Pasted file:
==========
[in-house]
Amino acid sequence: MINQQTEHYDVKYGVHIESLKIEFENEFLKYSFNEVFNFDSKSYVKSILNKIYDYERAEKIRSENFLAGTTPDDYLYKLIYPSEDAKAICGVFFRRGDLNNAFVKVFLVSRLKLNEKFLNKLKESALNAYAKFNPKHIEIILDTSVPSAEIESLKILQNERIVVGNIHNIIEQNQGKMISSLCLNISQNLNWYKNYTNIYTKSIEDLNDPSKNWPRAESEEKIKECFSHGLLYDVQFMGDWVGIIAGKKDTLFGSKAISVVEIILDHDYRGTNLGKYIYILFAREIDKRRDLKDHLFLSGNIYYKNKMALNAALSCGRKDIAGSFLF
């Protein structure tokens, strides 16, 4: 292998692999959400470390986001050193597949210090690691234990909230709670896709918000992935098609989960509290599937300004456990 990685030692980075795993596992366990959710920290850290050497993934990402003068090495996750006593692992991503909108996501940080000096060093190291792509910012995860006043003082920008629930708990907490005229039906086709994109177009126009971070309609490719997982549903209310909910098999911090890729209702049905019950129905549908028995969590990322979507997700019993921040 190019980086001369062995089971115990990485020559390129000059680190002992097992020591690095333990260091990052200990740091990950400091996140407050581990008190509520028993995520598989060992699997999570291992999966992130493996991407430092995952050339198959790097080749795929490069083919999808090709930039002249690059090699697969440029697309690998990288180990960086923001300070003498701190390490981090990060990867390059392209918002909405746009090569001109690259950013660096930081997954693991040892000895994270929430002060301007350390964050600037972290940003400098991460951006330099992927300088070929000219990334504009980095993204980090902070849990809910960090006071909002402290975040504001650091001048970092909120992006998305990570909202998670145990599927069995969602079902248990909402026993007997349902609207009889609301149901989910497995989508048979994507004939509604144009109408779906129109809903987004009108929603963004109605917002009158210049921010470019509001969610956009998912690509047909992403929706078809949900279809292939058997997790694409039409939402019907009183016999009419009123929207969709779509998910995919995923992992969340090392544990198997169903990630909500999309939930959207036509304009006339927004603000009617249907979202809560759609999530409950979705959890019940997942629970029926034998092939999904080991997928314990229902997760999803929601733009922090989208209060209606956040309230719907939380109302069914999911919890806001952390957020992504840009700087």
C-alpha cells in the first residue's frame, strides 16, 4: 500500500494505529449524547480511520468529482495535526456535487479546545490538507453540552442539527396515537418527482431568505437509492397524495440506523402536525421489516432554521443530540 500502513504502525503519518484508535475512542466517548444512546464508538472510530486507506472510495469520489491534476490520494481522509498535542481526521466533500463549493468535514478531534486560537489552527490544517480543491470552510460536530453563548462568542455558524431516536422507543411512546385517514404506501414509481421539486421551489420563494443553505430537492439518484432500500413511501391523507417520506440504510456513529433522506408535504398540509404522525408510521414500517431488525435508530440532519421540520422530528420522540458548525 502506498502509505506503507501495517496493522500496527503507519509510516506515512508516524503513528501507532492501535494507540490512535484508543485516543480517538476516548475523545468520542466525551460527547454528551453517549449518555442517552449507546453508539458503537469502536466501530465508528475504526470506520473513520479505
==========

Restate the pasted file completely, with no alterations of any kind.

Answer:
[in-house]
Amino acid sequence: MINQQTEHYDVKYGVHIESLKIEFENEFLKYSFNEVFNFDSKSYVKSILNKIYDYERAEKIRSENFLAGTTPDDYLYKLIYPSEDAKAICGVFFRRGDLNNAFVKVFLVSRLKLNEKFLNKLKESALNAYAKFNPKHIEIILDTSVPSAEIESLKILQNERIVVGNIHNIIEQNQGKMISSLCLNISQNLNWYKNYTNIYTKSIEDLNDPSKNWPRAESEEKIKECFSHGLLYDVQFMGDWVGIIAGKKDTLFGSKAISVVEIILDHDYRGTNLGKYIYILFAREIDKRRDLKDHLFLSGNIYYKNKMALNAALSCGRKDIAGSFLF
């Protein structure tokens, strides 16, 4: 292998692999959400470390986001050193597949210090690691234990909230709670896709918000992935098609989960509290599937300004456990 990685030692980075795993596992366990959710920290850290050497993934990402003068090495996750006593692992991503909108996501940080000096060093190291792509910012995860006043003082920008629930708990907490005229039906086709994109177009126009971070309609490719997982549903209310909910098999911090890729209702049905019950129905549908028995969590990322979507997700019993921040 190019980086001369062995089971115990990485020559390129000059680190002992097992020591690095333990260091990052200990740091990950400091996140407050581990008190509520028993995520598989060992699997999570291992999966992130493996991407430092995952050339198959790097080749795929490069083919999808090709930039002249690059090699697969440029697309690998990288180990960086923001300070003498701190390490981090990060990867390059392209918002909405746009090569001109690259950013660096930081997954693991040892000895994270929430002060301007350390964050600037972290940003400098991460951006330099992927300088070929000219990334504009980095993204980090902070849990809910960090006071909002402290975040504001650091001048970092909120992006998305990570909202998670145990599927069995969602079902248990909402026993007997349902609207009889609301149901989910497995989508048979994507004939509604144009109408779906129109809903987004009108929603963004109605917002009158210049921010470019509001969610956009998912690509047909992403929706078809949900279809292939058997997790694409039409939402019907009183016999009419009123929207969709779509998910995919995923992992969340090392544990198997169903990630909500999309939930959207036509304009006339927004603000009617249907979202809560759609999530409950979705959890019940997942629970029926034998092939999904080991997928314990229902997760999803929601733009922090989208209060209606956040309230719907939380109302069914999911919890806001952390957020992504840009700087």
C-alpha cells in the first residue's frame, strides 16, 4: 500500500494505529449524547480511520468529482495535526456535487479546545490538507453540552442539527396515537418527482431568505437509492397524495440506523402536525421489516432554521443530540 500502513504502525503519518484508535475512542466517548444512546464508538472510530486507506472510495469520489491534476490520494481522509498535542481526521466533500463549493468535514478531534486560537489552527490544517480543491470552510460536530453563548462568542455558524431516536422507543411512546385517514404506501414509481421539486421551489420563494443553505430537492439518484432500500413511501391523507417520506440504510456513529433522506408535504398540509404522525408510521414500517431488525435508530440532519421540520422530528420522540458548525 502506498502509505506503507501495517496493522500496527503507519509510516506515512508516524503513528501507532492501535494507540490512535484508543485516543480517538476516548475523545468520542466525551460527547454528551453517549449518555442517552449507546453508539458503537469502536466501530465508528475504526470506520473513520479505